As you’ll note from that table, there’s a lot of overlap, which makes sense, because one outlier season can be counted in multiple rolling time frames. For instance, the 2008 Angels — who beat their expected record by 108 points, easily the most of any team in the sample — are included in three of the top four data points in that table. The 2010 Astros were the ninth-highest single season overachiever, but that three-year window makes the list because it also includes the 2008 Astros in the rolling total, and the 2008 Astros had the fifth highest single season gap between actual record and expected record.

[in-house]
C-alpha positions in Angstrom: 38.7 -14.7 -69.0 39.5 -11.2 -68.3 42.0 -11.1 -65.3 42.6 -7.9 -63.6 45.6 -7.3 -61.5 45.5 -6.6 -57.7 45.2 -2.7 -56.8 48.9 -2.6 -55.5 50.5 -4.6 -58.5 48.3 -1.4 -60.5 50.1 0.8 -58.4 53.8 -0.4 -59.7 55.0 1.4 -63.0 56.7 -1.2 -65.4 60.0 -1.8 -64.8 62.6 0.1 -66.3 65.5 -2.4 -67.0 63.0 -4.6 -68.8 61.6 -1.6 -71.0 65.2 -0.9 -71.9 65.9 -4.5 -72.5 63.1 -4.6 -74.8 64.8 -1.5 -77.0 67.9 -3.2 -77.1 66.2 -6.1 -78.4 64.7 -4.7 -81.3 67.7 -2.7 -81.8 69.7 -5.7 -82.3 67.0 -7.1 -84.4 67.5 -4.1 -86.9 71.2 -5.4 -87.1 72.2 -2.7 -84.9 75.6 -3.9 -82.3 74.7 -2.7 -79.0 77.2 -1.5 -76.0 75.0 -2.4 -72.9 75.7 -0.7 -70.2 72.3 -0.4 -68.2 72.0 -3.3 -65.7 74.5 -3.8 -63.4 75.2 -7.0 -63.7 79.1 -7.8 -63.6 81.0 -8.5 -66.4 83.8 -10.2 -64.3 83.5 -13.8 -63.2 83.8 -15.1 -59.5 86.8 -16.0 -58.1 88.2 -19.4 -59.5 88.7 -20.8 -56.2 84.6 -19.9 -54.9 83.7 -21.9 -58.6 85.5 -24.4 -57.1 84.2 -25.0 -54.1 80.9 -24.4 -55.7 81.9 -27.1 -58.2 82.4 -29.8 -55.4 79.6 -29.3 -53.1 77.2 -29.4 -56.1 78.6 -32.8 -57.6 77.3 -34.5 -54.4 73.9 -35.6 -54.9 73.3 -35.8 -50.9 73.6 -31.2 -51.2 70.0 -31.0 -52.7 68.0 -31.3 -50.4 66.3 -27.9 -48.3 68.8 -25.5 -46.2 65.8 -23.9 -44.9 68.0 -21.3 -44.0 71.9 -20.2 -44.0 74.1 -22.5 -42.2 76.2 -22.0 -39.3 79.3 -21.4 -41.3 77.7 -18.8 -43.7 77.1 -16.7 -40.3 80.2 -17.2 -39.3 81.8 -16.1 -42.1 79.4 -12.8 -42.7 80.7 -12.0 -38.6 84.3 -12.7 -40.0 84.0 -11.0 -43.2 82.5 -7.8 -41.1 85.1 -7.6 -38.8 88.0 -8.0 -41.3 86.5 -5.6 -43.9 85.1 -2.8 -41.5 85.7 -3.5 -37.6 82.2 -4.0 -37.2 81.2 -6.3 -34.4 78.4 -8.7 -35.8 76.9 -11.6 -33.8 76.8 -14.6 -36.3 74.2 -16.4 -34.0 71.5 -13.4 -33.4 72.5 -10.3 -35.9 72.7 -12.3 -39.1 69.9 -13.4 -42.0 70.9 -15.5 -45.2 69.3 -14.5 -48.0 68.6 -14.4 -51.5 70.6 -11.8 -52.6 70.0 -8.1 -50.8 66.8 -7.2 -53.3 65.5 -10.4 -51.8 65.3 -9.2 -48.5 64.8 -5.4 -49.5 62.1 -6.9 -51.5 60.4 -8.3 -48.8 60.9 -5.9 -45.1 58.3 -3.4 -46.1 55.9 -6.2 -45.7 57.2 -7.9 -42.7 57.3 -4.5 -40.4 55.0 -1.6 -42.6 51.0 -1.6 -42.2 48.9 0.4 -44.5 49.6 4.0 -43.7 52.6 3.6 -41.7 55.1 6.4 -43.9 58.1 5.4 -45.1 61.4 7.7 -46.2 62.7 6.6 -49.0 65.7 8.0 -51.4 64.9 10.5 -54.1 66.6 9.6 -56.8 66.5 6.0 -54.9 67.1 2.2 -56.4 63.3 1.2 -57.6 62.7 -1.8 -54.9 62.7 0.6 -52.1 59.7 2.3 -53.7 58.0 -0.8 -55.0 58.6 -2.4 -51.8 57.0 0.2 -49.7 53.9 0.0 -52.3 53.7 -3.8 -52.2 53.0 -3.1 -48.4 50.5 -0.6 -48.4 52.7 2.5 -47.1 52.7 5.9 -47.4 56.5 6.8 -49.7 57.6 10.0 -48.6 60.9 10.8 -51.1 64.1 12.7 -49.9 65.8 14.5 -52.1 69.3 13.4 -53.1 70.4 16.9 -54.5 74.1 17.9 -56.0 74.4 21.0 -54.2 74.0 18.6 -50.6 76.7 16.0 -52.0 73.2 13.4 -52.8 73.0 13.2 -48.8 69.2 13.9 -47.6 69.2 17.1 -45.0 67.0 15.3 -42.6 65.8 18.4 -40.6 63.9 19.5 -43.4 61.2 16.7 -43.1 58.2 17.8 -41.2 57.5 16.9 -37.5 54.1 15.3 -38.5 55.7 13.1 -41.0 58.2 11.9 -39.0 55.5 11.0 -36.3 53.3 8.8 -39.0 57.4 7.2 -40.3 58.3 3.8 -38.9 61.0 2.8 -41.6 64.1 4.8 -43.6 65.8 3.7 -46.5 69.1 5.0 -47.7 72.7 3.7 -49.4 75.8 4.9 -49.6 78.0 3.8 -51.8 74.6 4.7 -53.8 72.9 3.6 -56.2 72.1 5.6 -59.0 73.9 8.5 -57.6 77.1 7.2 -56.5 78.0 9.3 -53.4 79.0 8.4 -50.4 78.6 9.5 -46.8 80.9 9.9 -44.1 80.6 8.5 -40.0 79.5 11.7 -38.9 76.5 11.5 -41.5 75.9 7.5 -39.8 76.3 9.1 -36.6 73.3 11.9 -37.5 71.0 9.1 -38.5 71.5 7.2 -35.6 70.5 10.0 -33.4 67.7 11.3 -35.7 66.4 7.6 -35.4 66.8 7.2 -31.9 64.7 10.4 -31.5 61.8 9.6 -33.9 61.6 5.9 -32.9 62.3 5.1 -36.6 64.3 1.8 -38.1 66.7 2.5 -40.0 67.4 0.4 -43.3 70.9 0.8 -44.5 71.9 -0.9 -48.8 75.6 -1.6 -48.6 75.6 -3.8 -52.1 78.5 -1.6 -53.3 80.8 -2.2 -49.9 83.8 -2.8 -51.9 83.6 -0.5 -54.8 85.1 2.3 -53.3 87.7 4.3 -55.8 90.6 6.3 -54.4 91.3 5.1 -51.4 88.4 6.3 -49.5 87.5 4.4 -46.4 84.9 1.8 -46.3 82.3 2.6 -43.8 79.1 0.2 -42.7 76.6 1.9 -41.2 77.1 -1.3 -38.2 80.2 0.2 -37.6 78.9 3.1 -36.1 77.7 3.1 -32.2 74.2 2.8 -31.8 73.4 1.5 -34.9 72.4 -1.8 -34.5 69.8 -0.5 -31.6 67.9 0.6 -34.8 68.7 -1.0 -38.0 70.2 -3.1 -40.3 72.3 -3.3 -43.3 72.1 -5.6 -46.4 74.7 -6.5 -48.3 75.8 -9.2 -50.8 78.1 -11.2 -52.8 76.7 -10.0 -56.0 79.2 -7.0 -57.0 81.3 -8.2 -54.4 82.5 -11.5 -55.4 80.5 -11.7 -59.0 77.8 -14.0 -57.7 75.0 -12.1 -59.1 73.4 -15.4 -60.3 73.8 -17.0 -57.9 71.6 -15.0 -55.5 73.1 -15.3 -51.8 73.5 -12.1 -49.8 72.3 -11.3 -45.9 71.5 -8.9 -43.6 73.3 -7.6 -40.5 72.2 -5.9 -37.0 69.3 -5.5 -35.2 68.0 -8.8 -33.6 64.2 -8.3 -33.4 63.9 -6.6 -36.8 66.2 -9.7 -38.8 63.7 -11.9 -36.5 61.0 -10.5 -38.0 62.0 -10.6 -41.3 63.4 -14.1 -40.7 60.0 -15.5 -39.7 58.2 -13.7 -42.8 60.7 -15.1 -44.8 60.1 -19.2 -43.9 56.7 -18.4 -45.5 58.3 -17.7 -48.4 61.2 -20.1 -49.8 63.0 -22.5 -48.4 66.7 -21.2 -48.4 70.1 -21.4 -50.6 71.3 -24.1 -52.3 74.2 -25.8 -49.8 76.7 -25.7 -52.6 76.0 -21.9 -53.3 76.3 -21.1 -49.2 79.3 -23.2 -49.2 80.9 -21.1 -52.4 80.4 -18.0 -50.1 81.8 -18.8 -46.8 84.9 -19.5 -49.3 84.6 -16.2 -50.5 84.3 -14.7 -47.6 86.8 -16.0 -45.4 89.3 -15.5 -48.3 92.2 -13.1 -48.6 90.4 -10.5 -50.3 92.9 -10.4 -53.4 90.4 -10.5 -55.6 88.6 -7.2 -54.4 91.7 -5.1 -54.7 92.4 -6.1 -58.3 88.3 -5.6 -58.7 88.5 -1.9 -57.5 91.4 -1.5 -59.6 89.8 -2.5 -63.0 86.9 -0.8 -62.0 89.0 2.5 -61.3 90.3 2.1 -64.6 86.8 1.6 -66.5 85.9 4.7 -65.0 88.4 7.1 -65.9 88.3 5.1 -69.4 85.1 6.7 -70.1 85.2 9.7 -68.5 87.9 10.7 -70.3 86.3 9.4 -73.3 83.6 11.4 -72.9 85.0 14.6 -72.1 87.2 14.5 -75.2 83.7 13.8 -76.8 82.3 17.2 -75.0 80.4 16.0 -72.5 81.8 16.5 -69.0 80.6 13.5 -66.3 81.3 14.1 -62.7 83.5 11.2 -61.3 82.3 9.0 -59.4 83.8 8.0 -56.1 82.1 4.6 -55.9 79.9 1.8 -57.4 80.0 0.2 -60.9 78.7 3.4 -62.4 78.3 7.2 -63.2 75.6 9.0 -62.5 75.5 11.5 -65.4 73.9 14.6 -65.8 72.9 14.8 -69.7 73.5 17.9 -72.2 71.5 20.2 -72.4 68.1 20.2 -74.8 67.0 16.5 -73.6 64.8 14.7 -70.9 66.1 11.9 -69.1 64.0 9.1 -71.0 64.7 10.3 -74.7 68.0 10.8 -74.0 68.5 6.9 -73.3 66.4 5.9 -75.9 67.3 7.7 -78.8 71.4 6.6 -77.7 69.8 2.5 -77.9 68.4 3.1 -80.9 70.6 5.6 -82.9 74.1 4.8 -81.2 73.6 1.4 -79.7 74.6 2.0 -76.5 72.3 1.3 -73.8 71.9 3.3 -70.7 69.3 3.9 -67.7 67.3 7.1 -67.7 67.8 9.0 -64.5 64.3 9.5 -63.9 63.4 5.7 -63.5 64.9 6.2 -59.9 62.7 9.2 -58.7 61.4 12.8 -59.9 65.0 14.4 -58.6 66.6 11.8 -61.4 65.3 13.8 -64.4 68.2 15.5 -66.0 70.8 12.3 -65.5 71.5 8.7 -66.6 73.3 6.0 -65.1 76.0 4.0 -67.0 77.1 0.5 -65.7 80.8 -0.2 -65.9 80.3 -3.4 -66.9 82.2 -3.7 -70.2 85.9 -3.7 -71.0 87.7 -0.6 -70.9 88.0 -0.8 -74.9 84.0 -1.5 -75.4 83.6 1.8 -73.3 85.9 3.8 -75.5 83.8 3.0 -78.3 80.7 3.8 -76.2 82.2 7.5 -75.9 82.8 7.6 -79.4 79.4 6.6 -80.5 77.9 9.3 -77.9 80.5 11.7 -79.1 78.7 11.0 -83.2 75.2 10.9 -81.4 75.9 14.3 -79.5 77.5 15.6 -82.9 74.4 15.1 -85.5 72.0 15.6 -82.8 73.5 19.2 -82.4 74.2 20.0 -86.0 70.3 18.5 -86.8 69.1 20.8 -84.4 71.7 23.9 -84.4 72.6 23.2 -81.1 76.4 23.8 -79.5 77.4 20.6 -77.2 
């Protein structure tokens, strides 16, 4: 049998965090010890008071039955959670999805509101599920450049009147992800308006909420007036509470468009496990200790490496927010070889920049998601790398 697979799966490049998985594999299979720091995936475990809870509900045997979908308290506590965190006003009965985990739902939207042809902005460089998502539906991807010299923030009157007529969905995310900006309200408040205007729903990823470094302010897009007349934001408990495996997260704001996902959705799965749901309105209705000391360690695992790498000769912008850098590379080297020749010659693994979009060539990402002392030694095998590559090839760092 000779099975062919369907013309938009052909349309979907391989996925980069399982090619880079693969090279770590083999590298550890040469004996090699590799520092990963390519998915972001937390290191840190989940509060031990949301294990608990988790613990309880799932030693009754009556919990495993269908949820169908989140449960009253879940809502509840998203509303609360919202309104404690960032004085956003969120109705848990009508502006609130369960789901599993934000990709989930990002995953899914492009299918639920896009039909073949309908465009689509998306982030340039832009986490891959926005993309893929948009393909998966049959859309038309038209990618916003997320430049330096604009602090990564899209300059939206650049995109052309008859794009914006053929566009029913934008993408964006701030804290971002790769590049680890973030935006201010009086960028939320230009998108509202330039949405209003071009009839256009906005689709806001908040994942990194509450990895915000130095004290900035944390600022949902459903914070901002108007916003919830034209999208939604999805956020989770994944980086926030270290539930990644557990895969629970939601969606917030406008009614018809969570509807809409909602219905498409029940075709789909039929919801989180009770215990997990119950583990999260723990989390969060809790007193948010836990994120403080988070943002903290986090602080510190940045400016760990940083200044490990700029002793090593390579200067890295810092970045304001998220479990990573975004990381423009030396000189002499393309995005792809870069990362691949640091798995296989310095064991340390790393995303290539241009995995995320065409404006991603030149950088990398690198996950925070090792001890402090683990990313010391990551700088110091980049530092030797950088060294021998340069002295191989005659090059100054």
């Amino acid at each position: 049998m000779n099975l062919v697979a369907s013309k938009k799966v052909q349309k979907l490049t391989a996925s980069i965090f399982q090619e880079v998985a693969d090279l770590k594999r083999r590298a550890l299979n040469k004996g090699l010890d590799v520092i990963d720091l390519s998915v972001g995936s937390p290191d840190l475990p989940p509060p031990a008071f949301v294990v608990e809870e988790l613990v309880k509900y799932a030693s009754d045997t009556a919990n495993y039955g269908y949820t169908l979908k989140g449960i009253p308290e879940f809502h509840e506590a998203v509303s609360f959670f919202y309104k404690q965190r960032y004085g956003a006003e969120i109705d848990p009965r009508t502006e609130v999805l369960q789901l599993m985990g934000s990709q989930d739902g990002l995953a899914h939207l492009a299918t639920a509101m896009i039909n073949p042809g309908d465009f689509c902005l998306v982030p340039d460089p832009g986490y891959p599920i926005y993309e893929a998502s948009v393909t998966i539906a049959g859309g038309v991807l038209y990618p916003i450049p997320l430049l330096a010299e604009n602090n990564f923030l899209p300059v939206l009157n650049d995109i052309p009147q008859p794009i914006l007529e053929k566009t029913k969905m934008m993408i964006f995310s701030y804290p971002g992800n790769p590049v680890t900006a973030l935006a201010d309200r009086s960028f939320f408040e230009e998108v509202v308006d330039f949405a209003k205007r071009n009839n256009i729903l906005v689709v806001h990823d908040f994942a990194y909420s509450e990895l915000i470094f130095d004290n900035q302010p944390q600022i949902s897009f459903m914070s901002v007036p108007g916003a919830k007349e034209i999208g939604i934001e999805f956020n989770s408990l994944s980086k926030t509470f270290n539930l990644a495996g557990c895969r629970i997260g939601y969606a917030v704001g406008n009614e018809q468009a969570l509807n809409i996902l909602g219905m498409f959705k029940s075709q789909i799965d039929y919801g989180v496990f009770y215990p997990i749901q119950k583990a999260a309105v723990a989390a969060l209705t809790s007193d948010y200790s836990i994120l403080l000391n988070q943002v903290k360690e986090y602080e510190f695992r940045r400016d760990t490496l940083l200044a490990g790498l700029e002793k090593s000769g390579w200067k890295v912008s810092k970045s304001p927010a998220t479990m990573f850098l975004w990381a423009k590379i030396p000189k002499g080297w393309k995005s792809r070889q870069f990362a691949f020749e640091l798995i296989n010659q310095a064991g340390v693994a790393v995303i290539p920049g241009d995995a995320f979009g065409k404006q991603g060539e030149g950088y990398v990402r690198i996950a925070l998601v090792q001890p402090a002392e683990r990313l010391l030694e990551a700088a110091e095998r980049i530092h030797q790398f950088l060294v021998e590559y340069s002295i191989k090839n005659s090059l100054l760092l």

But this is just what Orioles fans are suggesting; there are examples of teams who have beaten BaseRuns not just once, but followed it up by doing it over several years. The Angels, in fact, beat their BaseRuns expected record five years in a row, averaging 60 points of winning percentage per season over those years. That’s 10 wins per year over what BaseRuns expected, for five consecutive seasons. Clearly, we have to acknowledge that it is possible to consistently win more games than the model suggests, at least over a five year stretch. It’s happened, and not all that long ago.
But here’s the thing; the existence of an outlier does not prove that a model is broken. In fact, the existence of the right amount of outliers is actually evidence that the model works really well. The question isn’t whether we can find outliers in the data; the question is whether there are more outliers than we’d expect given a normal distribution.